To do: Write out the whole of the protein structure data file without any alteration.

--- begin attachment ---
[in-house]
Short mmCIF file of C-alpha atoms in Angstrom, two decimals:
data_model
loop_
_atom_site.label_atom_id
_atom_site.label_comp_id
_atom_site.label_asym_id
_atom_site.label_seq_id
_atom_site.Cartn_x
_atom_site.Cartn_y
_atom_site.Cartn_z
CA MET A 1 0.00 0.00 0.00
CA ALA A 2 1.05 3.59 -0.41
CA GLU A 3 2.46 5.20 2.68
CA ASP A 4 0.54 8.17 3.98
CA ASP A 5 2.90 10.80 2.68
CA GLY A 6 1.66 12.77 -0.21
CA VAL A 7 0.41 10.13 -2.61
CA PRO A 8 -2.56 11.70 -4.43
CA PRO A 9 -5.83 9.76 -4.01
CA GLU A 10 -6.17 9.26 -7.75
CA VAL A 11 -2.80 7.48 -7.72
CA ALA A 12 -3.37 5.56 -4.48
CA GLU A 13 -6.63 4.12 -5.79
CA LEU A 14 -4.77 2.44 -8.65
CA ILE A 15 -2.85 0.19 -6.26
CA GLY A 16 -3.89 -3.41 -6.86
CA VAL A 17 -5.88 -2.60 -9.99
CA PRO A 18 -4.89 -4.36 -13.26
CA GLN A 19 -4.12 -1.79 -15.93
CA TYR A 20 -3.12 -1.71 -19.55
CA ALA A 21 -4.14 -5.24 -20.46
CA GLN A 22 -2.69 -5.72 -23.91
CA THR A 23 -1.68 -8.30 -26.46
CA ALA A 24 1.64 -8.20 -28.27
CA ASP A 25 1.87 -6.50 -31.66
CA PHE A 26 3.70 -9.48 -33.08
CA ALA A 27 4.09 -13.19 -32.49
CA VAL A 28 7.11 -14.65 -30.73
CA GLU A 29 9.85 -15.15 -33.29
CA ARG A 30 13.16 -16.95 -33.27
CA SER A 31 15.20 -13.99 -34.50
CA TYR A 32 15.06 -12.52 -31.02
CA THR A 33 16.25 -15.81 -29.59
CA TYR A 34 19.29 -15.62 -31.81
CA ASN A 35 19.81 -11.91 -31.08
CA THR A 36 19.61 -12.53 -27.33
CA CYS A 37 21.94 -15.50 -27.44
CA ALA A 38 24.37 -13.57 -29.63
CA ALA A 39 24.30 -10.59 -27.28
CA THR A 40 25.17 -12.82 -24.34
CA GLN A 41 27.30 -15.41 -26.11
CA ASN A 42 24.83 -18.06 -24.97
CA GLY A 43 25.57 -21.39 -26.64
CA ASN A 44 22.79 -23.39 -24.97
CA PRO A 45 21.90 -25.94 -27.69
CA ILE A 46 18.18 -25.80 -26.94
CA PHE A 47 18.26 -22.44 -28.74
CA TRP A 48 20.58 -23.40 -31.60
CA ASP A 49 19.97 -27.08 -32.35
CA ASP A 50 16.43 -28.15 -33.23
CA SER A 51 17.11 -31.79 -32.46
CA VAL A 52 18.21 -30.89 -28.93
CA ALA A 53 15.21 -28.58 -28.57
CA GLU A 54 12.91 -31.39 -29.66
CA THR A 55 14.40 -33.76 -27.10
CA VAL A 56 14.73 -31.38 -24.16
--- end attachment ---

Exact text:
[in-house]
Short mmCIF file of C-alpha atoms in Angstrom, two decimals:
data_model
loop_
_atom_site.label_atom_id
_atom_site.label_comp_id
_atom_site.label_asym_id
_atom_site.label_seq_id
_atom_site.Cartn_x
_atom_site.Cartn_y
_atom_site.Cartn_z
CA MET A 1 0.00 0.00 0.00
CA ALA A 2 1.05 3.59 -0.41
CA GLU A 3 2.46 5.20 2.68
CA ASP A 4 0.54 8.17 3.98
CA ASP A 5 2.90 10.80 2.68
CA GLY A 6 1.66 12.77 -0.21
CA VAL A 7 0.41 10.13 -2.61
CA PRO A 8 -2.56 11.70 -4.43
CA PRO A 9 -5.83 9.76 -4.01
CA GLU A 10 -6.17 9.26 -7.75
CA VAL A 11 -2.80 7.48 -7.72
CA ALA A 12 -3.37 5.56 -4.48
CA GLU A 13 -6.63 4.12 -5.79
CA LEU A 14 -4.77 2.44 -8.65
CA ILE A 15 -2.85 0.19 -6.26
CA GLY A 16 -3.89 -3.41 -6.86
CA VAL A 17 -5.88 -2.60 -9.99
CA PRO A 18 -4.89 -4.36 -13.26
CA GLN A 19 -4.12 -1.79 -15.93
CA TYR A 20 -3.12 -1.71 -19.55
CA ALA A 21 -4.14 -5.24 -20.46
CA GLN A 22 -2.69 -5.72 -23.91
CA THR A 23 -1.68 -8.30 -26.46
CA ALA A 24 1.64 -8.20 -28.27
CA ASP A 25 1.87 -6.50 -31.66
CA PHE A 26 3.70 -9.48 -33.08
CA ALA A 27 4.09 -13.19 -32.49
CA VAL A 28 7.11 -14.65 -30.73
CA GLU A 29 9.85 -15.15 -33.29
CA ARG A 30 13.16 -16.95 -33.27
CA SER A 31 15.20 -13.99 -34.50
CA TYR A 32 15.06 -12.52 -31.02
CA THR A 33 16.25 -15.81 -29.59
CA TYR A 34 19.29 -15.62 -31.81
CA ASN A 35 19.81 -11.91 -31.08
CA THR A 36 19.61 -12.53 -27.33
CA CYS A 37 21.94 -15.50 -27.44
CA ALA A 38 24.37 -13.57 -29.63
CA ALA A 39 24.30 -10.59 -27.28
CA THR A 40 25.17 -12.82 -24.34
CA GLN A 41 27.30 -15.41 -26.11
CA ASN A 42 24.83 -18.06 -24.97
CA GLY A 43 25.57 -21.39 -26.64
CA ASN A 44 22.79 -23.39 -24.97
CA PRO A 45 21.90 -25.94 -27.69
CA ILE A 46 18.18 -25.80 -26.94
CA PHE A 47 18.26 -22.44 -28.74
CA TRP A 48 20.58 -23.40 -31.60
CA ASP A 49 19.97 -27.08 -32.35
CA ASP A 50 16.43 -28.15 -33.23
CA SER A 51 17.11 -31.79 -32.46
CA VAL A 52 18.21 -30.89 -28.93
CA ALA A 53 15.21 -28.58 -28.57
CA GLU A 54 12.91 -31.39 -29.66
CA THR A 55 14.40 -33.76 -27.10
CA VAL A 56 14.73 -31.38 -24.16